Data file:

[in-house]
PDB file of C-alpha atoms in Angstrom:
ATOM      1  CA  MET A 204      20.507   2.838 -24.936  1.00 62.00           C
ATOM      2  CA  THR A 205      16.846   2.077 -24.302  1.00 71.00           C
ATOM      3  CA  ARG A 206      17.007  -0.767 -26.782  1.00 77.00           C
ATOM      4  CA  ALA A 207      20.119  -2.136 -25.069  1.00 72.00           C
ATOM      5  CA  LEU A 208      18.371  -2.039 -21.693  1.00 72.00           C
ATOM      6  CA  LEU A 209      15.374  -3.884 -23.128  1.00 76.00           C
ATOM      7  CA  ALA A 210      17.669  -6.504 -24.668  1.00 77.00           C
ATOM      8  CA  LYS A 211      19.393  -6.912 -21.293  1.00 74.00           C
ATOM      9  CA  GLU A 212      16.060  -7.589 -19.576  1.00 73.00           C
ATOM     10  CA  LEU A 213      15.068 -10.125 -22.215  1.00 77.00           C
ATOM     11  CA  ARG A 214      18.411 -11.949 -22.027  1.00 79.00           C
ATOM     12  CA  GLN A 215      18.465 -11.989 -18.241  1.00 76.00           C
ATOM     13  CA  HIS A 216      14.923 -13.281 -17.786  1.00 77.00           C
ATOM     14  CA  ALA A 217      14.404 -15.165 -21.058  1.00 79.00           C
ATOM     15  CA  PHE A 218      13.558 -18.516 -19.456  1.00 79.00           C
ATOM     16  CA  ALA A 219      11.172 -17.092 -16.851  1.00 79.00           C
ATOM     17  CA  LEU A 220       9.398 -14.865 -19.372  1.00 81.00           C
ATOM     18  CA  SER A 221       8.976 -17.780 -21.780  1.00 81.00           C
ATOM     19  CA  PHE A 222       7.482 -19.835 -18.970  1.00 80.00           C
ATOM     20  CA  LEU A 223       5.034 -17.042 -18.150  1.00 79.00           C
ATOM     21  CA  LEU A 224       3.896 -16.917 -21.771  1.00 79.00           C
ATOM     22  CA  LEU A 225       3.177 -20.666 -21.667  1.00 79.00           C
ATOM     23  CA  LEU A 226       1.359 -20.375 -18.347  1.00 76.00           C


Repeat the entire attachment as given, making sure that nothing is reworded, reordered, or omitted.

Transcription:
[in-house]
PDB file of C-alpha atoms in Angstrom:
ATOM      1  CA  MET A 204      20.507   2.838 -24.936  1.00 62.00           C
ATOM      2  CA  THR A 205      16.846   2.077 -24.302  1.00 71.00           C
ATOM      3  CA  ARG A 206      17.007  -0.767 -26.782  1.00 77.00           C
ATOM      4  CA  ALA A 207      20.119  -2.136 -25.069  1.00 72.00           C
ATOM      5  CA  LEU A 208      18.371  -2.039 -21.693  1.00 72.00           C
ATOM      6  CA  LEU A 209      15.374  -3.884 -23.128  1.00 76.00           C
ATOM      7  CA  ALA A 210      17.669  -6.504 -24.668  1.00 77.00           C
ATOM      8  CA  LYS A 211      19.393  -6.912 -21.293  1.00 74.00           C
ATOM      9  CA  GLU A 212      16.060  -7.589 -19.576  1.00 73.00           C
ATOM     10  CA  LEU A 213      15.068 -10.125 -22.215  1.00 77.00           C
ATOM     11  CA  ARG A 214      18.411 -11.949 -22.027  1.00 79.00           C
ATOM     12  CA  GLN A 215      18.465 -11.989 -18.241  1.00 76.00           C
ATOM     13  CA  HIS A 216      14.923 -13.281 -17.786  1.00 77.00           C
ATOM     14  CA  ALA A 217      14.404 -15.165 -21.058  1.00 79.00           C
ATOM     15  CA  PHE A 218      13.558 -18.516 -19.456  1.00 79.00           C
ATOM     16  CA  ALA A 219      11.172 -17.092 -16.851  1.00 79.00           C
ATOM     17  CA  LEU A 220       9.398 -14.865 -19.372  1.00 81.00           C
ATOM     18  CA  SER A 221       8.976 -17.780 -21.780  1.00 81.00           C
ATOM     19  CA  PHE A 222       7.482 -19.835 -18.970  1.00 80.00           C
ATOM     20  CA  LEU A 223       5.034 -17.042 -18.150  1.00 79.00           C
ATOM     21  CA  LEU A 224       3.896 -16.917 -21.771  1.00 79.00           C
ATOM     22  CA  LEU A 225       3.177 -20.666 -21.667  1.00 79.00           C
ATOM     23  CA  LEU A 226       1.359 -20.375 -18.347  1.00 76.00           C